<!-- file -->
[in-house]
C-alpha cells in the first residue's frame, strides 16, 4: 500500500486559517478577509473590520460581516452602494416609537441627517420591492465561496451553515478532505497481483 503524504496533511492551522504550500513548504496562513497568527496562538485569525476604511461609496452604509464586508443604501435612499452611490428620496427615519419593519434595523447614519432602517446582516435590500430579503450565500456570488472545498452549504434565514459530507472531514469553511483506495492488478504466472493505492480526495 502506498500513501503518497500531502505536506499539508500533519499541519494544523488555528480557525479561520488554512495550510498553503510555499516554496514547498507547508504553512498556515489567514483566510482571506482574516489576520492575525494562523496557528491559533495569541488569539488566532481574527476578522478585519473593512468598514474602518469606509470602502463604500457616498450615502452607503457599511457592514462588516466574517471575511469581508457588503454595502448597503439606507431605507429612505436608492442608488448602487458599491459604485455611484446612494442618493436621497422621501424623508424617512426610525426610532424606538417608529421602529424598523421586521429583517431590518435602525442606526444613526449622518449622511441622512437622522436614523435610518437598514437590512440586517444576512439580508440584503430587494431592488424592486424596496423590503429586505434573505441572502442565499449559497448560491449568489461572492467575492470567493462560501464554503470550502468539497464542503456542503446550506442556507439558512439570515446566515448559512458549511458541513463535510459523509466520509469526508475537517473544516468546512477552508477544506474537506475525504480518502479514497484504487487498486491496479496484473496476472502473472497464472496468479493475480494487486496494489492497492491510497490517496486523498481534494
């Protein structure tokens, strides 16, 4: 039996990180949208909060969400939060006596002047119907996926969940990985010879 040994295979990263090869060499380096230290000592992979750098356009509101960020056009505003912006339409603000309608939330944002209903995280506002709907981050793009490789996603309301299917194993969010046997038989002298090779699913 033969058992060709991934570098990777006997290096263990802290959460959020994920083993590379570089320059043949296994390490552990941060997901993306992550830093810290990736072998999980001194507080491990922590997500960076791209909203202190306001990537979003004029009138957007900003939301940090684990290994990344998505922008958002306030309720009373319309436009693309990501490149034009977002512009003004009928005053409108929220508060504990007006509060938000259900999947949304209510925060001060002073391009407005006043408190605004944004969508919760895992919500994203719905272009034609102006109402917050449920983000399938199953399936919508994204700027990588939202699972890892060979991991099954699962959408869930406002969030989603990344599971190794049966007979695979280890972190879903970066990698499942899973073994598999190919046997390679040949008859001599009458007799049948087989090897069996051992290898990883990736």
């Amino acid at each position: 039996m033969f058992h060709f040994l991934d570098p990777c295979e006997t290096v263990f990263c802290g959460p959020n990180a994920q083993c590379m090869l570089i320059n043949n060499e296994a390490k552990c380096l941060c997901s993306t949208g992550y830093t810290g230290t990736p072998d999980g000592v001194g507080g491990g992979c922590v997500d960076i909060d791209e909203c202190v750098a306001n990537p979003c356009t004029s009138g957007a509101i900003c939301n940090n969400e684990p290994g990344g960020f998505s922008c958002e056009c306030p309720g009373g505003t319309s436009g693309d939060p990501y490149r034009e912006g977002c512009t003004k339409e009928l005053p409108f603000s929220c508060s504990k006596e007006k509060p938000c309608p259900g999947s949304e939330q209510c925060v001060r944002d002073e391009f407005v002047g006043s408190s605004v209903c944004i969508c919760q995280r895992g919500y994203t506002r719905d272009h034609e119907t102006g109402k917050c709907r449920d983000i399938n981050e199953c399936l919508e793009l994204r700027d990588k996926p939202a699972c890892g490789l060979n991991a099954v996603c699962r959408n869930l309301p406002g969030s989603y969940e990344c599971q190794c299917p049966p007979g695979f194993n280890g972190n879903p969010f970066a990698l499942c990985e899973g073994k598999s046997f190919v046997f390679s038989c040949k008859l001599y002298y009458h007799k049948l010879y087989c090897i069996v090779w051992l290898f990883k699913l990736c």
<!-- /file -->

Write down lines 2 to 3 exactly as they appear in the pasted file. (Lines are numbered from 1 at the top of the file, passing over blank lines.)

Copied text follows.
C-alpha cells in the first residue's frame, strides 16, 4: 500500500486559517478577509473590520460581516452602494416609537441627517420591492465561496451553515478532505497481483 503524504496533511492551522504550500513548504496562513497568527496562538485569525476604511461609496452604509464586508443604501435612499452611490428620496427615519419593519434595523447614519432602517446582516435590500430579503450565500456570488472545498452549504434565514459530507472531514469553511483506495492488478504466472493505492480526495 502506498500513501503518497500531502505536506499539508500533519499541519494544523488555528480557525479561520488554512495550510498553503510555499516554496514547498507547508504553512498556515489567514483566510482571506482574516489576520492575525494562523496557528491559533495569541488569539488566532481574527476578522478585519473593512468598514474602518469606509470602502463604500457616498450615502452607503457599511457592514462588516466574517471575511469581508457588503454595502448597503439606507431605507429612505436608492442608488448602487458599491459604485455611484446612494442618493436621497422621501424623508424617512426610525426610532424606538417608529421602529424598523421586521429583517431590518435602525442606526444613526449622518449622511441622512437622522436614523435610518437598514437590512440586517444576512439580508440584503430587494431592488424592486424596496423590503429586505434573505441572502442565499449559497448560491449568489461572492467575492470567493462560501464554503470550502468539497464542503456542503446550506442556507439558512439570515446566515448559512458549511458541513463535510459523509466520509469526508475537517473544516468546512477552508477544506474537506475525504480518502479514497484504487487498486491496479496484473496476472502473472497464472496468479493475480494487486496494489492497492491510497490517496486523498481534494
């Protein structure tokens, strides 16, 4: 039996990180949208909060969400939060006596002047119907996926969940990985010879 040994295979990263090869060499380096230290000592992979750098356009509101960020056009505003912006339409603000309608939330944002209903995280506002709907981050793009490789996603309301299917194993969010046997038989002298090779699913 033969058992060709991934570098990777006997290096263990802290959460959020994920083993590379570089320059043949296994390490552990941060997901993306992550830093810290990736072998999980001194507080491990922590997500960076791209909203202190306001990537979003004029009138957007900003939301940090684990290994990344998505922008958002306030309720009373319309436009693309990501490149034009977002512009003004009928005053409108929220508060504990007006509060938000259900999947949304209510925060001060002073391009407005006043408190605004944004969508919760895992919500994203719905272009034609102006109402917050449920983000399938199953399936919508994204700027990588939202699972890892060979991991099954699962959408869930406002969030989603990344599971190794049966007979695979280890972190879903970066990698499942899973073994598999190919046997390679040949008859001599009458007799049948087989090897069996051992290898990883990736």